The number one retiree fear is that they will run out of money in retirement. That is understandable given how severe the consequences could be.
There is a lot riding on making sure your money lasts throughout retirement. If you run out of money, the solution may not be as simple as just going back to work. Even if you are physically able to work, you may not be able to find someone willing to hire you. Years taken out of the workforce may mean that your skills aren’t up to date.
Fortunately, you don’t have to wildly guess whether your money will last throughout retirement. There is research that can provide you with some insight for creating a plan. The plan is key. Planning for withdrawals in retirement is just as important as saving for retirement.
Start by thinking about withdrawing an amount from your investment portfolio each year to cover living expenses.
This basic idea is where most people start to think of retirement income – withdrawals from a portfolio or retirement account.
The natural question then becomes “How much can I withdraw?”
Bill Bengen set out to answer that question in what is now the landmark study of portfolio withdrawals. In his research, Bengen wanted to find what he called the SAFEMAX or safe maximum withdrawal rate. Using historical data from 1926 to 1991 he wanted to know the largest initial withdrawal, in percentage terms, a retiree could take without running out of money.
What he found was that a retiree could take an initial withdrawal of 4% of their portfolio in the first year they retired without running out of money. In all scenarios tested, the retiree never ran out of money with a 4% initial withdrawal rate.
This is where we get the “4% rule” of retirement withdrawals. It is a good basis for retirement income planning, but you shouldn’t just blindly follow it.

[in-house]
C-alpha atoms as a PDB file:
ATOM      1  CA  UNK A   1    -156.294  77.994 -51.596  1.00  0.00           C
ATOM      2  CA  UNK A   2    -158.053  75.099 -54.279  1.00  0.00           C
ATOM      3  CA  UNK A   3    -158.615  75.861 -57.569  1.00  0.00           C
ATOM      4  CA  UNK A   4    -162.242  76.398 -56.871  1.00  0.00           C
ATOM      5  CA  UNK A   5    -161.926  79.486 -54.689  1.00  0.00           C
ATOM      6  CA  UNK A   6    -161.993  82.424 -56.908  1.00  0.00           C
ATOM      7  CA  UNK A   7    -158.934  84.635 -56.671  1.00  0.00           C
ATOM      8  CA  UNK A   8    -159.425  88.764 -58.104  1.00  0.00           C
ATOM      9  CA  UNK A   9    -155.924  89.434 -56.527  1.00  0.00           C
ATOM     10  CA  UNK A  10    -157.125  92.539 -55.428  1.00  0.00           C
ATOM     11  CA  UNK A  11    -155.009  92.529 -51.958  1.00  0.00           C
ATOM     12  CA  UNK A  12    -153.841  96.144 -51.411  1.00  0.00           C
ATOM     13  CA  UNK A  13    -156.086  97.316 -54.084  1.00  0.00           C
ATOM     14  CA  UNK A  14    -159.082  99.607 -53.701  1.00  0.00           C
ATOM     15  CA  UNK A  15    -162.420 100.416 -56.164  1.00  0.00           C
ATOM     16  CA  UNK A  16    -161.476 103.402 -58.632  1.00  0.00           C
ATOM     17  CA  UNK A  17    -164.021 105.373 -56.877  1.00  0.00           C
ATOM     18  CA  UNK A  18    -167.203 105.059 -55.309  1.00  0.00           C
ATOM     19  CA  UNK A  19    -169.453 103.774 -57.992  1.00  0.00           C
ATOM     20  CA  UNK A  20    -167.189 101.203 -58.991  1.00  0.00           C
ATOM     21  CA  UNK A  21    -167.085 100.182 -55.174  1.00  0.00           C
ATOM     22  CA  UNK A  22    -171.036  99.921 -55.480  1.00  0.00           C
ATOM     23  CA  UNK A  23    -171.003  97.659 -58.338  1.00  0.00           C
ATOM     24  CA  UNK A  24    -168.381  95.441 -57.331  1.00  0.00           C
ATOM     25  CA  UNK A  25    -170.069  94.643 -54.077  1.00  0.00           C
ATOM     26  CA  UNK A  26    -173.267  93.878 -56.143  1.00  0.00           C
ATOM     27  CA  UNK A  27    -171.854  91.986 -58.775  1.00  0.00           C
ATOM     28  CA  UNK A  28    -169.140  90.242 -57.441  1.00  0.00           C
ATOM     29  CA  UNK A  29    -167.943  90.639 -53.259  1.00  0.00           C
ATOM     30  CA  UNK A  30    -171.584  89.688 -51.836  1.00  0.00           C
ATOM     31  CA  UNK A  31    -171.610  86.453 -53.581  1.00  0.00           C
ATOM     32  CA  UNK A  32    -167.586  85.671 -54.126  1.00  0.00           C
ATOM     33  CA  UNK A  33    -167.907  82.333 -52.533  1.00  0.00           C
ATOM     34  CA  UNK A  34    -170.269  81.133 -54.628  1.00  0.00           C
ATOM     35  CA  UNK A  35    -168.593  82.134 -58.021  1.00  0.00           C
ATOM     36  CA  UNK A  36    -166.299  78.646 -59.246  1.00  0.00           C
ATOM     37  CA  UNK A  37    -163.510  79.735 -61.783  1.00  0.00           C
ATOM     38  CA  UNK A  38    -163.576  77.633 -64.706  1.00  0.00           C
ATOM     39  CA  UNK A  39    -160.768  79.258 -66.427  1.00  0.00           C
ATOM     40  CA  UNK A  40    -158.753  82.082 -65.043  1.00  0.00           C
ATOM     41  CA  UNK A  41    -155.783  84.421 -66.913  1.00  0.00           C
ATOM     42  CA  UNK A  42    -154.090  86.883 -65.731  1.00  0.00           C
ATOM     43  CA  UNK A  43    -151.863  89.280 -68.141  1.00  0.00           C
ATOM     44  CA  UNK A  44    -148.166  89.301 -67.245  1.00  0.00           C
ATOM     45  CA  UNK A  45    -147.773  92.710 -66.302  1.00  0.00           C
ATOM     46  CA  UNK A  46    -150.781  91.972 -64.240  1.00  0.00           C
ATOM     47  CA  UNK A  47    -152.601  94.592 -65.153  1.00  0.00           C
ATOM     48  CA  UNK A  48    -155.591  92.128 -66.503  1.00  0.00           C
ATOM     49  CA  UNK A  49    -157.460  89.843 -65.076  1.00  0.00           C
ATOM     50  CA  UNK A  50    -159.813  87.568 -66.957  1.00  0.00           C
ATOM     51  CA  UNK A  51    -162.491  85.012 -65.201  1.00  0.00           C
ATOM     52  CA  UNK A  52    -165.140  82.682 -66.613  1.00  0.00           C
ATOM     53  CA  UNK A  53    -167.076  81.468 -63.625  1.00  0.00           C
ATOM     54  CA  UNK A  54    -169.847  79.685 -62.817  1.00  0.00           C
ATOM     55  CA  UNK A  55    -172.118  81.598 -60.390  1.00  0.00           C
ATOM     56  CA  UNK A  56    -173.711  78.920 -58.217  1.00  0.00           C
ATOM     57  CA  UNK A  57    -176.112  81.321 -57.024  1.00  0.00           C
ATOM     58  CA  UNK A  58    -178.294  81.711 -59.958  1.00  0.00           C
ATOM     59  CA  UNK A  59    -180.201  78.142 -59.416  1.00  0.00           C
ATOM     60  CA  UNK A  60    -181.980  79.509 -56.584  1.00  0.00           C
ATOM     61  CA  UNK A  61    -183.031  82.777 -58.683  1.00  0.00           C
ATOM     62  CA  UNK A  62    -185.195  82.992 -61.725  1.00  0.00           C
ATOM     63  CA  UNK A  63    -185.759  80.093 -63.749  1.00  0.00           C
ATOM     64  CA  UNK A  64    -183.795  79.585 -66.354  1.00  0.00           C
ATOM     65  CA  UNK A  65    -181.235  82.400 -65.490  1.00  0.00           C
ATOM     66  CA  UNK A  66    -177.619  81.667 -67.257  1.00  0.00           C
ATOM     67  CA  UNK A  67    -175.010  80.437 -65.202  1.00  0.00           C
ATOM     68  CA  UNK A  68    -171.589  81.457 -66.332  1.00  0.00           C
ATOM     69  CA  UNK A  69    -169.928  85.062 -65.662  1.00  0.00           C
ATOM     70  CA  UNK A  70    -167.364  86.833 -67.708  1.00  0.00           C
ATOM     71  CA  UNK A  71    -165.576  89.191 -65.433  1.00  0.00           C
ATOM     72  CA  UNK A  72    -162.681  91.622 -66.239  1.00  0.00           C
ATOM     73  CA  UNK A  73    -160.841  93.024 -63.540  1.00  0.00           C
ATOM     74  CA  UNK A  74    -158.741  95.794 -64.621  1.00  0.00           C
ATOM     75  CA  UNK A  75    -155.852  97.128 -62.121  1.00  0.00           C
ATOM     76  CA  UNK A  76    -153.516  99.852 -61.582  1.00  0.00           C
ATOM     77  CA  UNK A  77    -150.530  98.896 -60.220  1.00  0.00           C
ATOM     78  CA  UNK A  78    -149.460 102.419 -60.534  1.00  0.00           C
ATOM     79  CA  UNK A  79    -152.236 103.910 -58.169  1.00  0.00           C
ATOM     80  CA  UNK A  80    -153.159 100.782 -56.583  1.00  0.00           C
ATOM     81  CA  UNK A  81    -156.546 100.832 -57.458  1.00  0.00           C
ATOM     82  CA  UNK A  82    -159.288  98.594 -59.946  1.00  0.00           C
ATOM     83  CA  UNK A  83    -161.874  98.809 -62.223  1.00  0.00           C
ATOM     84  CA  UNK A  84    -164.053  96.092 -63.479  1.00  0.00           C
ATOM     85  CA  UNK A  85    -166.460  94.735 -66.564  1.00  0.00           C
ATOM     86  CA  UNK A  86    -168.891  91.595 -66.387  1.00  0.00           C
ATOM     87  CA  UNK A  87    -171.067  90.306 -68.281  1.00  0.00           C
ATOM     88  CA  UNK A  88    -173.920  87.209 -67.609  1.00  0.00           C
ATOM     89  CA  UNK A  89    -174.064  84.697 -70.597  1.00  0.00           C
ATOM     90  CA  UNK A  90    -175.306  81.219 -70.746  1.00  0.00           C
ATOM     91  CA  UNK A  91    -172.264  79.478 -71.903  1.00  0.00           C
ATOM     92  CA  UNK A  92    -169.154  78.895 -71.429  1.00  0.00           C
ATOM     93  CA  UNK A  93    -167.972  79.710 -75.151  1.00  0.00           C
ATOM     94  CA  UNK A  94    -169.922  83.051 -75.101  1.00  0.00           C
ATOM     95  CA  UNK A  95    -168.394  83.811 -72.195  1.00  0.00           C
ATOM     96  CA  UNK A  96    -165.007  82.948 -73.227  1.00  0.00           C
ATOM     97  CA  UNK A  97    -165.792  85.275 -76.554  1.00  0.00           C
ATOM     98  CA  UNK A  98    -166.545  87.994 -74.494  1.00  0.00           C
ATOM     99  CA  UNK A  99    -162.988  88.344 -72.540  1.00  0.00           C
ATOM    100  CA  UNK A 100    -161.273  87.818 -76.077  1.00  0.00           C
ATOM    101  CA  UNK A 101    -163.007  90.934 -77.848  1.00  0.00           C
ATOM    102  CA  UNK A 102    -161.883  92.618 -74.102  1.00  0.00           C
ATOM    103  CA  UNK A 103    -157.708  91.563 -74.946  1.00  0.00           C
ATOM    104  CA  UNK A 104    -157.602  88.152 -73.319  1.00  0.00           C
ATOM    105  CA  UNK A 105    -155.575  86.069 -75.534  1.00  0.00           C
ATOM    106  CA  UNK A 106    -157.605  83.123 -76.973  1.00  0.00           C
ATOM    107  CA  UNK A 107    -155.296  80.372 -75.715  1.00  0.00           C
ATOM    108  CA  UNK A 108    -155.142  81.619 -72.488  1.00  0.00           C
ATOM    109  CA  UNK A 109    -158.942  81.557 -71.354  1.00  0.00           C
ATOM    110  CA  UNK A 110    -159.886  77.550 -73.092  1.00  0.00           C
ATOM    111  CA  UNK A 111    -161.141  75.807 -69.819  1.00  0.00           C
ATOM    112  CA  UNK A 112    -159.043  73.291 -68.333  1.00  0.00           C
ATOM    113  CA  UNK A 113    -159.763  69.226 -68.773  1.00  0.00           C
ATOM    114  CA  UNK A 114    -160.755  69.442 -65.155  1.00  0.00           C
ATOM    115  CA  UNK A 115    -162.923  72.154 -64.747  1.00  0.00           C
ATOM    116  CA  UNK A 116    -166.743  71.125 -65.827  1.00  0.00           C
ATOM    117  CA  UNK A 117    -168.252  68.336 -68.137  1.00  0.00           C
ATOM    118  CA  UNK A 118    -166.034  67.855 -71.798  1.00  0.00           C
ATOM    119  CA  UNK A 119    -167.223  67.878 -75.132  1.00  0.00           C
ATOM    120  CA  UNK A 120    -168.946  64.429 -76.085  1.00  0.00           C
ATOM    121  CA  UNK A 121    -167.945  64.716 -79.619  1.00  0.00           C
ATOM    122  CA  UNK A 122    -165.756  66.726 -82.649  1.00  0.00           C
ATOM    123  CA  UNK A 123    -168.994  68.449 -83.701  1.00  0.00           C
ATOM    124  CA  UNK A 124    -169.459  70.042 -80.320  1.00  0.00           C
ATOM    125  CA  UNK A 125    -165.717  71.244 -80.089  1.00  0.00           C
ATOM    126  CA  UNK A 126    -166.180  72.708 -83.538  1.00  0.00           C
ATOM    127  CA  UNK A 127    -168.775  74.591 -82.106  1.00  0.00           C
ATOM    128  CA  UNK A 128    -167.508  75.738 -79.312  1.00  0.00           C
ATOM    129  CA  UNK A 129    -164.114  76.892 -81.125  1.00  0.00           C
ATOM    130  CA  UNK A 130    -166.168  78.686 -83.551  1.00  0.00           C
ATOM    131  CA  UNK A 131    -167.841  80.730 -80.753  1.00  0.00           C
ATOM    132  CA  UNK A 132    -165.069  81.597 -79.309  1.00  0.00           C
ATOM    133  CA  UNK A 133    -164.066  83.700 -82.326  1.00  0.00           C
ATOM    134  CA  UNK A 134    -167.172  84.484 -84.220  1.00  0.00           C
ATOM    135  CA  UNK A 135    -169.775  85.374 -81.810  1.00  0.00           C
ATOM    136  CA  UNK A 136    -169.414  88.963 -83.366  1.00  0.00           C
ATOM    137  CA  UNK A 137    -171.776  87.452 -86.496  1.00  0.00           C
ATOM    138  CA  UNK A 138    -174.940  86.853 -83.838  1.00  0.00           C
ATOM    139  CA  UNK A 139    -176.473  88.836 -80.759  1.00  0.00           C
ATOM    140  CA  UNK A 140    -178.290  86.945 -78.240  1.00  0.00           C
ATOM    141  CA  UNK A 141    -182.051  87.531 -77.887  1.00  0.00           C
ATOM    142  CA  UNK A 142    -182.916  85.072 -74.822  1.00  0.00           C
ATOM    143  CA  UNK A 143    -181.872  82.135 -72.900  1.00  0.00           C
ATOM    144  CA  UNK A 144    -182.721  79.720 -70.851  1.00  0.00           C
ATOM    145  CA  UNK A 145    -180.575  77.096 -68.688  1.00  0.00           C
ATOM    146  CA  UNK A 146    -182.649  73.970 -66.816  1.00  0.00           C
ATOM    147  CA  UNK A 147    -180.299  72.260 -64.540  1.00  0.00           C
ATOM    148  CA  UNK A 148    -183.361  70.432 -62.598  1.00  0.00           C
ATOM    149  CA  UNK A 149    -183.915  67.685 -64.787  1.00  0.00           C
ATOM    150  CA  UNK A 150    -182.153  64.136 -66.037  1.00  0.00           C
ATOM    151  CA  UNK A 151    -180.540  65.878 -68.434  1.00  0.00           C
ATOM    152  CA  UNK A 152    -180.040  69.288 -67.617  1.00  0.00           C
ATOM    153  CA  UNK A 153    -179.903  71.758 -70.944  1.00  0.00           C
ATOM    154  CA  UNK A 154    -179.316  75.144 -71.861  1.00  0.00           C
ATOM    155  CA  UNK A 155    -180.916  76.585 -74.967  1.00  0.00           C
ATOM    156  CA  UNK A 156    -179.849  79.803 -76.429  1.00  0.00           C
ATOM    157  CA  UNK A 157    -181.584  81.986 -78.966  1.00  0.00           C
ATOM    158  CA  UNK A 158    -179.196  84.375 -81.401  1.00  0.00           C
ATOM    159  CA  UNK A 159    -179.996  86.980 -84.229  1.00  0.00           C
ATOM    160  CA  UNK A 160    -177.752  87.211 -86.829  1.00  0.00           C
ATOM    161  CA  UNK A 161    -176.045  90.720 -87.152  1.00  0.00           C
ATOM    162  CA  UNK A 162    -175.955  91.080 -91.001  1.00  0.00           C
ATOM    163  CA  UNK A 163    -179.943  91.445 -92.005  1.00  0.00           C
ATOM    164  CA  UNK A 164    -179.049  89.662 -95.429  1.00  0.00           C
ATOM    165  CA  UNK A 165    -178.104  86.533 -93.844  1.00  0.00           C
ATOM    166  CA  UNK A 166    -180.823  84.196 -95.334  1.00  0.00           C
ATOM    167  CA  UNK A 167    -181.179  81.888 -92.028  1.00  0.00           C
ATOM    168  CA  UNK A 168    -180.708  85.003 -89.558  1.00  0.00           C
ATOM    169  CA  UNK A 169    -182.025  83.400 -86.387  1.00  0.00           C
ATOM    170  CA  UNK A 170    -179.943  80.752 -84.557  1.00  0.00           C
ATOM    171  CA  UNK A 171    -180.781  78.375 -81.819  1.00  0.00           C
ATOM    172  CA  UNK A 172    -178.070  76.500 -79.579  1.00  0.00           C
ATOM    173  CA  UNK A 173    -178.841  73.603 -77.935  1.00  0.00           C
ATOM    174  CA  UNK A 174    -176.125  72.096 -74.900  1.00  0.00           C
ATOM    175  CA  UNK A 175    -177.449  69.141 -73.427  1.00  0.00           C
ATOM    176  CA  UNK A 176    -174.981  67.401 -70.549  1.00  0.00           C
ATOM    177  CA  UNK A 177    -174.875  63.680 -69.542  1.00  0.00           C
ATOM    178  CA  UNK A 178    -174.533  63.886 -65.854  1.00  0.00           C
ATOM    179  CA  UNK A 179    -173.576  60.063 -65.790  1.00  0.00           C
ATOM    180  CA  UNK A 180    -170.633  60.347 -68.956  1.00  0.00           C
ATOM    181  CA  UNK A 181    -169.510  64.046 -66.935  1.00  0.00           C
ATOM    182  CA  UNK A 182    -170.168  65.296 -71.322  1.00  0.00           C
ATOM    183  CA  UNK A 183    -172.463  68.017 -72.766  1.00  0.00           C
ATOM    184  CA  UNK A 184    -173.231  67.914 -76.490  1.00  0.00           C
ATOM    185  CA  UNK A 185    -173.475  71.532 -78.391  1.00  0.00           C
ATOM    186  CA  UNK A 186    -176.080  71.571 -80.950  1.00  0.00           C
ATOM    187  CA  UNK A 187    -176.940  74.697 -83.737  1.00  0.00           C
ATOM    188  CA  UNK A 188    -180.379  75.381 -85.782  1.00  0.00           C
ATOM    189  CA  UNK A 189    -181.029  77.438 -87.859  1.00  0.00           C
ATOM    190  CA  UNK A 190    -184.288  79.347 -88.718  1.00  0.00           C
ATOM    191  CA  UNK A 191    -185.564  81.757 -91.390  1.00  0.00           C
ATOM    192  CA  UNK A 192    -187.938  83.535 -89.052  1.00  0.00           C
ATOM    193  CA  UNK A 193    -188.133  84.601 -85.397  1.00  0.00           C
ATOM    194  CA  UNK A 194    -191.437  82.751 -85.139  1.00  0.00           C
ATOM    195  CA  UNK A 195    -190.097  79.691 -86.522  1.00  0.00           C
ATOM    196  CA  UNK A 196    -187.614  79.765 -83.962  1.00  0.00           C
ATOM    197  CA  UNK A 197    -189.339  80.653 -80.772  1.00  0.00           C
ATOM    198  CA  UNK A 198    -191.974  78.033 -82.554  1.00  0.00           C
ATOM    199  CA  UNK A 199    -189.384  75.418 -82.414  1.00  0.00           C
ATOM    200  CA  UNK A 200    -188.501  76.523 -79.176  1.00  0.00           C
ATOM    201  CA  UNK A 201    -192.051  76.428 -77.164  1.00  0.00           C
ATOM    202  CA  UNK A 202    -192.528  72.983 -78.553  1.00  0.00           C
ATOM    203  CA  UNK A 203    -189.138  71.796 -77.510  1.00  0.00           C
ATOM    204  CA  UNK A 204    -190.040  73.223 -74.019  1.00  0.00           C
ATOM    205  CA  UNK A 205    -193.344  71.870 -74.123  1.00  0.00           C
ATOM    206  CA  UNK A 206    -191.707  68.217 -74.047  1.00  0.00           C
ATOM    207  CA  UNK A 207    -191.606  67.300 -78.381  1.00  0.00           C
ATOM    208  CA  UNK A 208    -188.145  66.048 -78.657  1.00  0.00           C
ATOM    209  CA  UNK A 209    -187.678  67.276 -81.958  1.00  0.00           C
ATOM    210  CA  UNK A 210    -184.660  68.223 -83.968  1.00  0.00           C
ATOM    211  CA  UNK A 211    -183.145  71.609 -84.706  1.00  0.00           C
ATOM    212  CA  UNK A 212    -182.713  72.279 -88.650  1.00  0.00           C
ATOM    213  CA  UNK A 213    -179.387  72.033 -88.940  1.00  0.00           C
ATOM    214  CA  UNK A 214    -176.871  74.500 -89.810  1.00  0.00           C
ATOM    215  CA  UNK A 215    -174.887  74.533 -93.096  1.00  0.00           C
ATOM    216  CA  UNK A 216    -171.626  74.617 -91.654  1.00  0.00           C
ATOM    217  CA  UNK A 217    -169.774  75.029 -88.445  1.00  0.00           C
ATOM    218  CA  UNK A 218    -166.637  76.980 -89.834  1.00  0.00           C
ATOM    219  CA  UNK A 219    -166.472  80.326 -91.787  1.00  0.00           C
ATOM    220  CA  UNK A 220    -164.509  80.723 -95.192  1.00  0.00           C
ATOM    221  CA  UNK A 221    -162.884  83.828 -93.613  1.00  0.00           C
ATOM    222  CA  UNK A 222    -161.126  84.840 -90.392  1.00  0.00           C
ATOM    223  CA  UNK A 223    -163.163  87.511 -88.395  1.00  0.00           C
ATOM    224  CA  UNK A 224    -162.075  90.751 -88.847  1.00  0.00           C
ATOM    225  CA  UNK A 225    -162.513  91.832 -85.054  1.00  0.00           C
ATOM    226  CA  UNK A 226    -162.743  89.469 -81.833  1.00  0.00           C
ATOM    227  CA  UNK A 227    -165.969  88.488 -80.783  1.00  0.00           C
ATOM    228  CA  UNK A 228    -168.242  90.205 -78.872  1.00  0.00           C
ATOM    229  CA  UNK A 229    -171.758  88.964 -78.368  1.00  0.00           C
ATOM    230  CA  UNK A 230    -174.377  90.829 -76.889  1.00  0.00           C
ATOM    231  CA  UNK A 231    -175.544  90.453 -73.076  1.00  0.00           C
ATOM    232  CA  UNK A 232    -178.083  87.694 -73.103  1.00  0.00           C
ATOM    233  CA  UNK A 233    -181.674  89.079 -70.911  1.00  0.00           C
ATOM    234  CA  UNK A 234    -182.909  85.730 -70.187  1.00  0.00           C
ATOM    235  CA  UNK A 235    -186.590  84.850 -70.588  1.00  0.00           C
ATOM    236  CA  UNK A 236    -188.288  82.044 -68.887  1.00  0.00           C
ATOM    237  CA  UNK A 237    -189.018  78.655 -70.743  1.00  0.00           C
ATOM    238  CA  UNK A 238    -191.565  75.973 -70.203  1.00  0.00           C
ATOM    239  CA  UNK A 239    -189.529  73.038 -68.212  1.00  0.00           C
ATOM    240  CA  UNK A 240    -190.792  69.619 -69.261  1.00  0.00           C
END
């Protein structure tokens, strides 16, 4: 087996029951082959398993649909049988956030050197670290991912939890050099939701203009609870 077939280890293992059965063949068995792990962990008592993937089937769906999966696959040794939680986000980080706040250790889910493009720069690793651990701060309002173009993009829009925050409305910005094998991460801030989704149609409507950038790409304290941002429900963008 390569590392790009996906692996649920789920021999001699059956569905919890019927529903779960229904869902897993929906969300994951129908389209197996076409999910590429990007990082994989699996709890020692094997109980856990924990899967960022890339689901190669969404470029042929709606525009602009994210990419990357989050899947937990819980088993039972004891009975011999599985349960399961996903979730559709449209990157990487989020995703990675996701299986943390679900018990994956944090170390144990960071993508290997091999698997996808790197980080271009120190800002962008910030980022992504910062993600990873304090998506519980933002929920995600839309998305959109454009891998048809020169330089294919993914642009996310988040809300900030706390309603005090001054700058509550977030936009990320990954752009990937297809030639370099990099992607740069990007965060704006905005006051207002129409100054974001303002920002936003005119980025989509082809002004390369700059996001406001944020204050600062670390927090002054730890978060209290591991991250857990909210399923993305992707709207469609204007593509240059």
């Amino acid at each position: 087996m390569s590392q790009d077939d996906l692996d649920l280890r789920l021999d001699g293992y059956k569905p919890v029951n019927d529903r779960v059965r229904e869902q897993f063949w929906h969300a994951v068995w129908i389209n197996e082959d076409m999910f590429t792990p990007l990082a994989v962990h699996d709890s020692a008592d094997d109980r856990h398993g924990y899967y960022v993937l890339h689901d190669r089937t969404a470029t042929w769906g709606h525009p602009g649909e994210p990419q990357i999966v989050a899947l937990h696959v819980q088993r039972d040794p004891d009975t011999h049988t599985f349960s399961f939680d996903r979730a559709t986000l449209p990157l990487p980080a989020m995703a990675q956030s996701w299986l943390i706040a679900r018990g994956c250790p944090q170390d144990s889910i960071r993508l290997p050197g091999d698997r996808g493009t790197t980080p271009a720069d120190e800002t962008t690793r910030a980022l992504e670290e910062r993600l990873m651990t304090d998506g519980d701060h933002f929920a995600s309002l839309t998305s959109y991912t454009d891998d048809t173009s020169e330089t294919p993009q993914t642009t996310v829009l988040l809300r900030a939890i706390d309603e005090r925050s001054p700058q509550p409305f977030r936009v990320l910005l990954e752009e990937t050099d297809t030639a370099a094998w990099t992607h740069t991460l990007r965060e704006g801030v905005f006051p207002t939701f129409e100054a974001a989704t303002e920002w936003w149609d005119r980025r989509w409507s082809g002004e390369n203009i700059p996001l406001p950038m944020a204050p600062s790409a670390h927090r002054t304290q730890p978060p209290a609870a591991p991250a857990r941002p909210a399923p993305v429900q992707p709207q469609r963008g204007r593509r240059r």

Step by Step Process
Some parameters to his study are very important to understand:
- He planned for a 30-year retirement period. This is important to understand because your situation may be different. You may have a much longer or shorter retirement period. You should adjust your initial withdrawal accordingly. If you think you’ll be retired longer, you would need to take a smaller withdrawal. If you think you will have a shorter retirement, you can take a larger withdrawal.
- He assumed a portfolio held a constant asset allocation – throughout retirement. He did not adjust his portfolio to hold more bonds over time. This is very different from the conventional wisdom that you should reduce your stocks as you age. His study also showed that portfolios with stock allocations between 50% and 75% lasted longer. Lower stock positions did not support higher withdrawals.
- The first withdrawal was the only withdrawal based on the 4%. Each subsequent years’ withdrawal was the previous years’ withdrawal adjusted for inflation. As the portfolio value grew or fell based on investment performance, the withdrawal was simply adjusted for inflation.
It is also important to understand that this was the largest initial withdrawal that would not deplete the retiree’s savings in the WORST CASE.
Bengen considered how long the portfolio would last given different withdrawal rates depending on the year retirement started. In other words – if you retired in 1926 and withdrew 4%, how long did the portfolio last? Then, if you retired in 1927 and started with a 4% withdrawal, how long did that last?
He repeated the process and found that the shortest length of time a 4% initial withdrawal lasted was 33 years. In most cases, it actually lasted a full 50 years!
Of course, these results are backward-looking. We can’t know for sure what the future will look like or what the SAFEMAX may be going forward. However, you can incorporate insights from the study to help plan your own retirement income.
About the Author:
Brandon Renfro: I am a fee only financial advisor and Assistant Professor of Finance at East Texas Baptist University. I have been in the Arkansas Army National Guard since 2009 and am an Infantry Captain in the 39th Infantry Brigade.